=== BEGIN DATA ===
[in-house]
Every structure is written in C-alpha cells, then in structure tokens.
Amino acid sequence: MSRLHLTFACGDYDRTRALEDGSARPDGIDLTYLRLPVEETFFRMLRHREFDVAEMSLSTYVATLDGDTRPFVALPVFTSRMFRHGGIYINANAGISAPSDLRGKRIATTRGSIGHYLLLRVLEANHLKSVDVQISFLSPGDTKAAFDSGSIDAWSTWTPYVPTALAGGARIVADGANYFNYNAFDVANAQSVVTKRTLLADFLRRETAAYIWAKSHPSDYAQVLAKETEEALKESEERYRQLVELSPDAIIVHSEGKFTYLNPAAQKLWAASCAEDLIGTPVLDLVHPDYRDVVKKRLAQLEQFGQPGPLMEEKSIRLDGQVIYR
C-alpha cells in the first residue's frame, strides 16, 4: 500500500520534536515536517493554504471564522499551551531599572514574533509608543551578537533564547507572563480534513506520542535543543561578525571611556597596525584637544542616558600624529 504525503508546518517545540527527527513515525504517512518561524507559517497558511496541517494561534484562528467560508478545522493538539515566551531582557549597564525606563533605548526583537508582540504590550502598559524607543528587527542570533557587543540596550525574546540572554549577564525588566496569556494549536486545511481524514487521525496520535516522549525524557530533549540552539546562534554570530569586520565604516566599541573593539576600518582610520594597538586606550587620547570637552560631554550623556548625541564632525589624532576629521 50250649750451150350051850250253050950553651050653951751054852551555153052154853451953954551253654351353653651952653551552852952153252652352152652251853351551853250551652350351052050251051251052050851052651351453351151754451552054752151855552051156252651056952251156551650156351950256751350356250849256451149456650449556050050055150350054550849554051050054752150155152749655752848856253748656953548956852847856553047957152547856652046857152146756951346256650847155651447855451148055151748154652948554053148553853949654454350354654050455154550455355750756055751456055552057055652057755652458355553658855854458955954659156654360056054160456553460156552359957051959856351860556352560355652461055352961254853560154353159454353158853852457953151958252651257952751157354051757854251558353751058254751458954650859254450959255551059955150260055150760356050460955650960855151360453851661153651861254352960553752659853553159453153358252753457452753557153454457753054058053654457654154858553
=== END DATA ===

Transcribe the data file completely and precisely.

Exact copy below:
[in-house]
Every structure is written in C-alpha cells, then in structure tokens.
Amino acid sequence: MSRLHLTFACGDYDRTRALEDGSARPDGIDLTYLRLPVEETFFRMLRHREFDVAEMSLSTYVATLDGDTRPFVALPVFTSRMFRHGGIYINANAGISAPSDLRGKRIATTRGSIGHYLLLRVLEANHLKSVDVQISFLSPGDTKAAFDSGSIDAWSTWTPYVPTALAGGARIVADGANYFNYNAFDVANAQSVVTKRTLLADFLRRETAAYIWAKSHPSDYAQVLAKETEEALKESEERYRQLVELSPDAIIVHSEGKFTYLNPAAQKLWAASCAEDLIGTPVLDLVHPDYRDVVKKRLAQLEQFGQPGPLMEEKSIRLDGQVIYR
C-alpha cells in the first residue's frame, strides 16, 4: 500500500520534536515536517493554504471564522499551551531599572514574533509608543551578537533564547507572563480534513506520542535543543561578525571611556597596525584637544542616558600624529 504525503508546518517545540527527527513515525504517512518561524507559517497558511496541517494561534484562528467560508478545522493538539515566551531582557549597564525606563533605548526583537508582540504590550502598559524607543528587527542570533557587543540596550525574546540572554549577564525588566496569556494549536486545511481524514487521525496520535516522549525524557530533549540552539546562534554570530569586520565604516566599541573593539576600518582610520594597538586606550587620547570637552560631554550623556548625541564632525589624532576629521 50250649750451150350051850250253050950553651050653951751054852551555153052154853451953954551253654351353653651952653551552852952153252652352152652251853351551853250551652350351052050251051251052050851052651351453351151754451552054752151855552051156252651056952251156551650156351950256751350356250849256451149456650449556050050055150350054550849554051050054752150155152749655752848856253748656953548956852847856553047957152547856652046857152146756951346256650847155651447855451148055151748154652948554053148553853949654454350354654050455154550455355750756055751456055552057055652057755652458355553658855854458955954659156654360056054160456553460156552359957051959856351860556352560355652461055352961254853560154353159454353158853852457953151958252651257952751157354051757854251558353751058254751458954650859254450959255551059955150260055150760356050460955650960855151360453851661153651861254352960553752659853553159453153358252753457452753557153454457753054058053654457654154858553